Short answer: You need to put exactly what your person (as you discovered above) needs to hear from you in that moment.
Okkkkkurrrr. That’s the worst advice ever, thanks for nothing, Jess.
Stick with me here for just a second. If you only write words in response to a bulleted list of what other people do, that’s the fastest way to a gingerbread man website. Yep, cookie cutter. Does that sound interesting? Or compelling? I didn’t think so.
This might also lead to missing some key pieces of your story or details of the value you provide.
Here are some other methods you can try:
Write a letter: This is a super old school marketing concept, but it really works in terms of getting you out of all those supposed-to’s and in tune with what your One Person needs from you right in that moment. Try writing a letter to that dream person you outlined below. Write as a tour guide, showing them around your website and helping them get to the place they need to go. What background info do they need to know? Where can they go for the most value? Write it like they’re your total bestie, and you’re doing them a SOLID, because you know how to get them where they want to go, and you REALLY understand where they are right now.
Use prompts to get information OUT of your head + ONTO paper (or screen). My favorite thing to do is to use pieces of content I love to prompt my own thinking.
I might think, “Ooooh I love that she tells us about her obsession with Chick-fil-a on the home page!”
Then think: Why do I love that so much?
It might be because you relate to it, it might be because it humanizes the person a bit, it gives a glimpse into her real life. Then, create a prompt or a question to think about.
What do you run on? What keeps you going in everyday life?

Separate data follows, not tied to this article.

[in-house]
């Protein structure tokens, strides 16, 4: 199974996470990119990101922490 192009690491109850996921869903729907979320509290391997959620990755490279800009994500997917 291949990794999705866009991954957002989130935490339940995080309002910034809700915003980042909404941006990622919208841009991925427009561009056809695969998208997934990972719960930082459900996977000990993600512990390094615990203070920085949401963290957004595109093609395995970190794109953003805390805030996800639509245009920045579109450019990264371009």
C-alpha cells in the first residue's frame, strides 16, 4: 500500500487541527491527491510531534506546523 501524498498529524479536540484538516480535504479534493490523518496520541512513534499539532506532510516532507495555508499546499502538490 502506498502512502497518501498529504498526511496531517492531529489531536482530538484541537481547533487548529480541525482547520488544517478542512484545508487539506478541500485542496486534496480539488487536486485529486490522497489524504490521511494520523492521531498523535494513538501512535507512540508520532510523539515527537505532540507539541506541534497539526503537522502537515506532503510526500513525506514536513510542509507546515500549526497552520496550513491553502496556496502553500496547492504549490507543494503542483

Kleon has something powerful to say about this, too.
If all else fails, take down the tidbit that inspires you, the headline, the title, and think like Ashlyn Carter (my copywriting idol; yep, this is an episode of jess-tells-all):
do I have anything to say about this topic?
It’s important that we focus on improving our thinking as we improve our content. Improving the process will ALWAYS improve the product.
Step 3: Write a page goal
I wrote more in-depth a few weeks ago about how and why you should be doing this: you can read that here.
But, remember this: if you don’t know the outcome or action you want your visitors to take from your copy, your visitors won’t know, either.
And that’s the fastest track to a whole buncha silence instead of engagement, connection, conversion--y’know, the kind of important stuff.
Step 4: Research other websites for FORM + FUNCTION, not for content.
This is your LAST STEP. I repeat: YOUR. LAST. STEP.
Content should always dictate form, not the other way around.
(That’s also why, whenever possible, copy should dictate design--but that’s another soapbox for another day.)
If, at this point, you want to “gather inspiration” or “see what other people are doing,” try to abide by these guidelines for best results:
Try your best to research websites outside of your industry. This will help you have the most original website possible, with content that truly reflects who you are + what you do + how you do it differently instead of checking the boxes that all your competitors have already mastered.
Label, then steal. This is the process I required my students to go through before they copied a technique. They had to label that piece of content, idea, etc. with a name that told us what it was doing. Then, and only then, were they allowed to steal that form or function.
For example, you might go to a website and notice that they tell what they do + how they do it, but they also explain how they do it differently than anyone else.
I would label that: what I do + how I do it differently.
Then I would copy down the sentence as a frame, like so:
I help (people I help) (do something they need) that actually (something they want + something different than the norm).
I help creative business owners write words that actually connect, so they can convert BETTER and FASTER.
If you approach your research from this framework, you’ll be on your way to CREATIVE, captivating copy in no time (and it’ll look different (and better) than your competition).
But, again, I’m gonna level with you:
I GET IT. This is a LOT of work for just some words on your website, RIGHT?
You’re probably wishing, JESS, can’t you just do it for me?
Well, I’m gonna give you an insider tip: I DID.
And this done-for-you process so you can just get-it-done-already will be comin’ atcha in just a few weeks.
In the meantime, have you ever seen your website through your dream client’s eyes?
Download my free Client Goggles Worksheet, and find out what your people actually think when they land on your website.
Then, join us for our Dream Client Goggles FREE challenge during launch week! It’s gonna be goooood!
Download my Dream Client Goggles Worksheet